Catholics to lead prayers for both Democrats and Republicans

The US Democrats and Republicans have both invited Catholics to lead the prayers at their respective parties’ conventions.

Father James Martin SJ and Sister Simone Campbell (pictured), a Sister of Social Service and New York’s Cardinal Timothy Dolan were shoulder-tapped to pray at these key political events.

Yesterday, Martin and Campbell’s prayers were offered during the Democrats’ National Convention’s final night.

Martin has a widespread presence in various media platforms and Campbell is the executive director of Network, a Catholic social justice lobbying group.

Both pre-recorded their prayers with Campbell offering an invocation and Martin delivering a benediction.

Campbell and Martin say they are honoured to have been invited to pray at the event.

“Generally speaking, I don’t like to do too many overtly political things, but it’s hard to turn down an invitation to pray. I figured if the Republicans asked me, I’d do the same thing,” Martin says.

He noted Dolan prayed at both major political conventions in 2012.

Dolan, who was then the president of the US Conference of Catholic Bishops, prayed for the unborn in his closing benediction at the Democratic Convention.

He asked “that they may be welcomed and protected.”

He made a similar plea in his closing for Republican Convention.

The Republican’s platform on abortion is generally viewed as closer to the Catholic Church’s teaching than the Democrats’ platform, which supports legal abortion.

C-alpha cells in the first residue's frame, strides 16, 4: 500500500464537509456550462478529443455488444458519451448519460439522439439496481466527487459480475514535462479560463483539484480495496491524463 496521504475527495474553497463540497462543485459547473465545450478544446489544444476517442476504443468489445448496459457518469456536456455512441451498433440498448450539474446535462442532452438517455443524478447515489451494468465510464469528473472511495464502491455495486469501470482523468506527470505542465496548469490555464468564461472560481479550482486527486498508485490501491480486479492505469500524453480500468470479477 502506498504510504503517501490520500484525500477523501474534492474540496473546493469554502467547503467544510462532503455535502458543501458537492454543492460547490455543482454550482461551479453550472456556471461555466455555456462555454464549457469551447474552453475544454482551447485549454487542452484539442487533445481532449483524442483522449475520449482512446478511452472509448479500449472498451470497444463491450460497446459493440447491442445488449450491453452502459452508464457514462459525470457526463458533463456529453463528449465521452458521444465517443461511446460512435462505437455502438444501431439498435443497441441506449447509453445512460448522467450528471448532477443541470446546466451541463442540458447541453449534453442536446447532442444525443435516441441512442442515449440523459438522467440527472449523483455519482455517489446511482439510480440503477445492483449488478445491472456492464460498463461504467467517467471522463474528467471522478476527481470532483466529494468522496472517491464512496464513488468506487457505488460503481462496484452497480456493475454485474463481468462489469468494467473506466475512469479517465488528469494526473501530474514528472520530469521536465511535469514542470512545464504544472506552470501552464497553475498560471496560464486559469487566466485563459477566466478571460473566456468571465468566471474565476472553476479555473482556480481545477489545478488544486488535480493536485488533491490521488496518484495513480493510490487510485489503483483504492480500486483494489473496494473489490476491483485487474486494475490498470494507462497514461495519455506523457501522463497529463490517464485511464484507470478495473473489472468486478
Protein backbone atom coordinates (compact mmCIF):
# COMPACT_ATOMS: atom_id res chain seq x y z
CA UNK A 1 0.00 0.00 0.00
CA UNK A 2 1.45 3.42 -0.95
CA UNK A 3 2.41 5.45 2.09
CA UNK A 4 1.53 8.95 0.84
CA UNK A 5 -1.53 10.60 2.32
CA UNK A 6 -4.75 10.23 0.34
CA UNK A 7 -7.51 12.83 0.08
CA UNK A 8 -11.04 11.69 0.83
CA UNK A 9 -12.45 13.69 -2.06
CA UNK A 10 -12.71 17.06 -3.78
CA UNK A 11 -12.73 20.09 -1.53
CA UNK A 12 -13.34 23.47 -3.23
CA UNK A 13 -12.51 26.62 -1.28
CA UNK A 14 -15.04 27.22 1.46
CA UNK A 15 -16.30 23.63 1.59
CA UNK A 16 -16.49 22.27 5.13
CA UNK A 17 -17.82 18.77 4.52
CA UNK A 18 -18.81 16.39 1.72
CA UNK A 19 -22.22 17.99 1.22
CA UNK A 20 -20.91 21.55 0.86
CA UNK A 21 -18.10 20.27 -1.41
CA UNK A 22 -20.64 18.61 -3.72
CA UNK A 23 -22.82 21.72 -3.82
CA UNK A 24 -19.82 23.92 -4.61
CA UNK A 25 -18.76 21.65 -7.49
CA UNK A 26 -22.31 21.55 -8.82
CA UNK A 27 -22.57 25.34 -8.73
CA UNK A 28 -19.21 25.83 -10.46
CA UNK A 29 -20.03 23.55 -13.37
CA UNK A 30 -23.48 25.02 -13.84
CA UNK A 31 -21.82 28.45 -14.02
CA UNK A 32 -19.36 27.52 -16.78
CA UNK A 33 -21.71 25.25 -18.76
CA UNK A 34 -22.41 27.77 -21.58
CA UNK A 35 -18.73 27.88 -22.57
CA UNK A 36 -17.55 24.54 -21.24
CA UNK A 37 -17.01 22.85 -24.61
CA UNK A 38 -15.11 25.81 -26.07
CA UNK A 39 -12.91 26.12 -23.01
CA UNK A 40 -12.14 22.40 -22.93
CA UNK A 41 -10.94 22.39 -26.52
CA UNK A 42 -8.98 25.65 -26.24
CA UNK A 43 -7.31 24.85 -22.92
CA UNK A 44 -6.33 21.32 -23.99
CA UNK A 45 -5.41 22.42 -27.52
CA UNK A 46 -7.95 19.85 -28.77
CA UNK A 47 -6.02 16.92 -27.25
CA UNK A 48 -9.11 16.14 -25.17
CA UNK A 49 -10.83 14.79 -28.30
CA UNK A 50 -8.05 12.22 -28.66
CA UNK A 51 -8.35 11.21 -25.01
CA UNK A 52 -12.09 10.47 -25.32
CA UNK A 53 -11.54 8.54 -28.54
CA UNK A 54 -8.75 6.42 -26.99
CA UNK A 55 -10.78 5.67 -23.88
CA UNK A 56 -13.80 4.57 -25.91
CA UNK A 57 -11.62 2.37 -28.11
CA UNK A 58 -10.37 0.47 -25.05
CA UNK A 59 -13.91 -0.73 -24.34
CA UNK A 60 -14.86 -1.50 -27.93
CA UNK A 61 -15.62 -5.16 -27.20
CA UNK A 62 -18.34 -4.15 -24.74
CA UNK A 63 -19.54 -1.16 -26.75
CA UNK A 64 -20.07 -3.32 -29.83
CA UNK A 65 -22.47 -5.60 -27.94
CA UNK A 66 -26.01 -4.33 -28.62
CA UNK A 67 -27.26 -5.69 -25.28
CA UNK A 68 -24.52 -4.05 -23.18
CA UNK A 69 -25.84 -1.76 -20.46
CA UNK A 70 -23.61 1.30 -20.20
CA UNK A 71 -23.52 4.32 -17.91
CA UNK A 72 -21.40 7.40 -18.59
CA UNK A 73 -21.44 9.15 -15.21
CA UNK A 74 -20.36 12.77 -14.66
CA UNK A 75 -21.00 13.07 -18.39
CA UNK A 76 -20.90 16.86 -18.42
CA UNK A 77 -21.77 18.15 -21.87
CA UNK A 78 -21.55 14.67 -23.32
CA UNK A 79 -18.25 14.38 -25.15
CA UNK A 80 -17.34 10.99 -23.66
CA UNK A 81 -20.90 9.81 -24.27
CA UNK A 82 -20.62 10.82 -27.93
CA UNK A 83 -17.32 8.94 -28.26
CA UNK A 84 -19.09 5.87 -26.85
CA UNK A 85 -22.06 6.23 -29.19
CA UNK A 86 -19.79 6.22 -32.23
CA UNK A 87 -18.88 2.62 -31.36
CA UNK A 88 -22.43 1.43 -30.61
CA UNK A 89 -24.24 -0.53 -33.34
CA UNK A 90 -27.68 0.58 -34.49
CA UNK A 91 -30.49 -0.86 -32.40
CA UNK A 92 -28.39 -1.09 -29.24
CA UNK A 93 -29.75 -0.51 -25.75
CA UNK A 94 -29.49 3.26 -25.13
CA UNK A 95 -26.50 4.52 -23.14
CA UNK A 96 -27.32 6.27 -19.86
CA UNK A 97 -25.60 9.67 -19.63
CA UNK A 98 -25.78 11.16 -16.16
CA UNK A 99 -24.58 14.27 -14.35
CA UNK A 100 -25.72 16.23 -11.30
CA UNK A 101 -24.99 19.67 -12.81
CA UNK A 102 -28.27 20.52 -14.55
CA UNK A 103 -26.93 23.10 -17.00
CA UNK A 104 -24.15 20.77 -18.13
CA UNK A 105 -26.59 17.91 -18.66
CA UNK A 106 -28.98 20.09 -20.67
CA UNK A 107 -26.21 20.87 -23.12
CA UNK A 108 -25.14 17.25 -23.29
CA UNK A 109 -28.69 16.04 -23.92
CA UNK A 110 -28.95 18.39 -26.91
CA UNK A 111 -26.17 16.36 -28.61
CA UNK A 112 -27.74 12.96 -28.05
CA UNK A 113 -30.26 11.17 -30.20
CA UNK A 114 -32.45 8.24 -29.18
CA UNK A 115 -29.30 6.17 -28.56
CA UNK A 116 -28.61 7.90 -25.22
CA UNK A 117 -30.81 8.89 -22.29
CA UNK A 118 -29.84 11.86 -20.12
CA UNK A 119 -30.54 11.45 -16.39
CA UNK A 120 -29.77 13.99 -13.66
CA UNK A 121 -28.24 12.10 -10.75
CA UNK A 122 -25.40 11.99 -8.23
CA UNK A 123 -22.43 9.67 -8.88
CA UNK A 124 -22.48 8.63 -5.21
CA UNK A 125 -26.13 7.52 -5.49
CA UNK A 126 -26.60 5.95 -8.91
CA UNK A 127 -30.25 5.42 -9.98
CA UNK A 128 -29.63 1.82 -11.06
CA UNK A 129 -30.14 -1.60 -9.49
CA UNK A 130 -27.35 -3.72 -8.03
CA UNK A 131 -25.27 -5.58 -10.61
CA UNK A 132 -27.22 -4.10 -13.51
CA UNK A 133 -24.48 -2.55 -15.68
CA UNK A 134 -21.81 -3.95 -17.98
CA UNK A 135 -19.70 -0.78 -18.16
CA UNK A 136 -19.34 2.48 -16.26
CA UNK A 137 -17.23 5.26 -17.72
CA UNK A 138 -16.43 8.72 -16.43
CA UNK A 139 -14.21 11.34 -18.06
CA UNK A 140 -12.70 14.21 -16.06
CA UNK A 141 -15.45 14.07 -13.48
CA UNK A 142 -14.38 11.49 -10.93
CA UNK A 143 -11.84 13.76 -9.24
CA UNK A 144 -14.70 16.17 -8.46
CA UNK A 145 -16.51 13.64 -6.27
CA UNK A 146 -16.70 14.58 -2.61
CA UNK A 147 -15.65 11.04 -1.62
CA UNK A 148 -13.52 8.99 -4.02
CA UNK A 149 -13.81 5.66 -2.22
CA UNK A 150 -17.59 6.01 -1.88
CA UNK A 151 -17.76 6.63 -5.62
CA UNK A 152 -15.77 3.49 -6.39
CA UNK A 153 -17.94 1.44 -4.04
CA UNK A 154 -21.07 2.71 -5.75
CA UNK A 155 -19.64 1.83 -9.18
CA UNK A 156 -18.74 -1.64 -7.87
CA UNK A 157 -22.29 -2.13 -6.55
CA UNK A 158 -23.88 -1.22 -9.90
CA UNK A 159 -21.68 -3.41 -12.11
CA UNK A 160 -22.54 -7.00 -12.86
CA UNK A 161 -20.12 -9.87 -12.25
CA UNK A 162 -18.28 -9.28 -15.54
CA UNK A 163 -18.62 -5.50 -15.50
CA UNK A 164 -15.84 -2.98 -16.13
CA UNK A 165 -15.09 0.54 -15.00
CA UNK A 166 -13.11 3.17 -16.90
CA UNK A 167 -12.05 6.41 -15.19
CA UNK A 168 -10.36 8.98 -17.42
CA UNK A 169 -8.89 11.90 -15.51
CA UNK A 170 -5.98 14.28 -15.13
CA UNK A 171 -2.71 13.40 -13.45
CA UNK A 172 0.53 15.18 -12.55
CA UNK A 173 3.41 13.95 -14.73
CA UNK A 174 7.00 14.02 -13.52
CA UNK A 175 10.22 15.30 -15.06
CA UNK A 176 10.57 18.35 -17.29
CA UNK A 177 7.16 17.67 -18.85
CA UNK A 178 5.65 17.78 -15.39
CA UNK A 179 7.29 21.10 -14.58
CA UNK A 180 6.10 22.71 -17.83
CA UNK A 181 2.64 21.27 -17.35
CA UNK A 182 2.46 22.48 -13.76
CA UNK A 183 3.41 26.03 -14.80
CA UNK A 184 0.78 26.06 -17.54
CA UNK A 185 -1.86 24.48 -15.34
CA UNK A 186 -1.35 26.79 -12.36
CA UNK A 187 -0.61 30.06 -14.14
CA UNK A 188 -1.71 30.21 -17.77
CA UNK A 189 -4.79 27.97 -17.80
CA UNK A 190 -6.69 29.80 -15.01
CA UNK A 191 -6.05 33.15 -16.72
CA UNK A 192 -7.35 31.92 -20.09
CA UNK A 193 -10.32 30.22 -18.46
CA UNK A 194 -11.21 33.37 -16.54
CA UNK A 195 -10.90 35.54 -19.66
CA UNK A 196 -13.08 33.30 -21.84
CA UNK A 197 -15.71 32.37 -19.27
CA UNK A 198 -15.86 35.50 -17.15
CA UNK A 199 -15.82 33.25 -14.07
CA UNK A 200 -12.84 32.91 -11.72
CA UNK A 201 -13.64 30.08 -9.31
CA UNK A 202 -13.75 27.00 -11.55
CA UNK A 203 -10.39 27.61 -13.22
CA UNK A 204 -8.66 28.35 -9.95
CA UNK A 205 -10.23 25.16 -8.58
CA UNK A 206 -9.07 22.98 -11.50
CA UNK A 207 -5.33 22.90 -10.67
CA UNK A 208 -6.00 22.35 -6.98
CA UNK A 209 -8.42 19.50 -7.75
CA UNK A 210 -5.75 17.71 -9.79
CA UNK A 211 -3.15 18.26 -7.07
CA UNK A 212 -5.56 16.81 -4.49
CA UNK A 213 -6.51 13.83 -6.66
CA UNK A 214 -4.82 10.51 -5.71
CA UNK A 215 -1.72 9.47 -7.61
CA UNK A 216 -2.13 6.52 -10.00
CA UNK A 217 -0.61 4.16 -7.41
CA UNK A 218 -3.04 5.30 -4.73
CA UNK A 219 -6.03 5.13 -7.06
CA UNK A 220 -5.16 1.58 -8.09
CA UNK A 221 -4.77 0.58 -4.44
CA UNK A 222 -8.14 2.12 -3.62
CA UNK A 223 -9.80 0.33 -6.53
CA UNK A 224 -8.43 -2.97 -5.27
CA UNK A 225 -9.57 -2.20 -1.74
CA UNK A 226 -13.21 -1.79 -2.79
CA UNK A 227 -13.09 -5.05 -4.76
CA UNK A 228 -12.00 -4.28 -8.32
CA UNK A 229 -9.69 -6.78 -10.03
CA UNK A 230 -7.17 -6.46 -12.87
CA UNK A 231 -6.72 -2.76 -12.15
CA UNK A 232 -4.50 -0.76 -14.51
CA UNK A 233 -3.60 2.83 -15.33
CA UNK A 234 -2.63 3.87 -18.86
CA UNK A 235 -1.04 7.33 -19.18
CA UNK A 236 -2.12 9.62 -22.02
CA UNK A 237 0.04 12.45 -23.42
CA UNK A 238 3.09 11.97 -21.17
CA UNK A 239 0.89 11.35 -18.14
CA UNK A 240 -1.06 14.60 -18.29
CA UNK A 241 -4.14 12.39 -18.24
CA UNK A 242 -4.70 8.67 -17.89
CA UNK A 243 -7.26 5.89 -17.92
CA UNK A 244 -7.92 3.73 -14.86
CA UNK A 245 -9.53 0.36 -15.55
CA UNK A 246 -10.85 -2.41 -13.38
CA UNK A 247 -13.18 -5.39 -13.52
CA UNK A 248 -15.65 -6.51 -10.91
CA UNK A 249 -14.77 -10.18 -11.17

On Monday next week, Dolan will offer a prayer during the opening evening of the Republican National Convention.

“As a priest, one of my most sacred obligations is to try and respond positively whenever I am invited to pray,” Dolan says.

“Prayer is speaking to God, offering Him praise, thanking Him for His many blessings, and asking for His intercession; it is not political or partisan.”

“That is why I have accepted an invitation to pray at the Republican’s National Convention.”

Both the Democrats and Republicans are entitled to his prayers, Dolan says.

“My agreeing to pray does not constitute an endorsement of any candidate, party, or platform. Had I been invited to offer a prayer for the Democratic National Convention, I would have happily accepted, just as I did in 2012.”

“It is my hope that, during this tumultuous time in our nation’s history, people of all religious faiths or none at all might join together in seeking peace and reconciliation in our hearts, in our cities, and in our country.”


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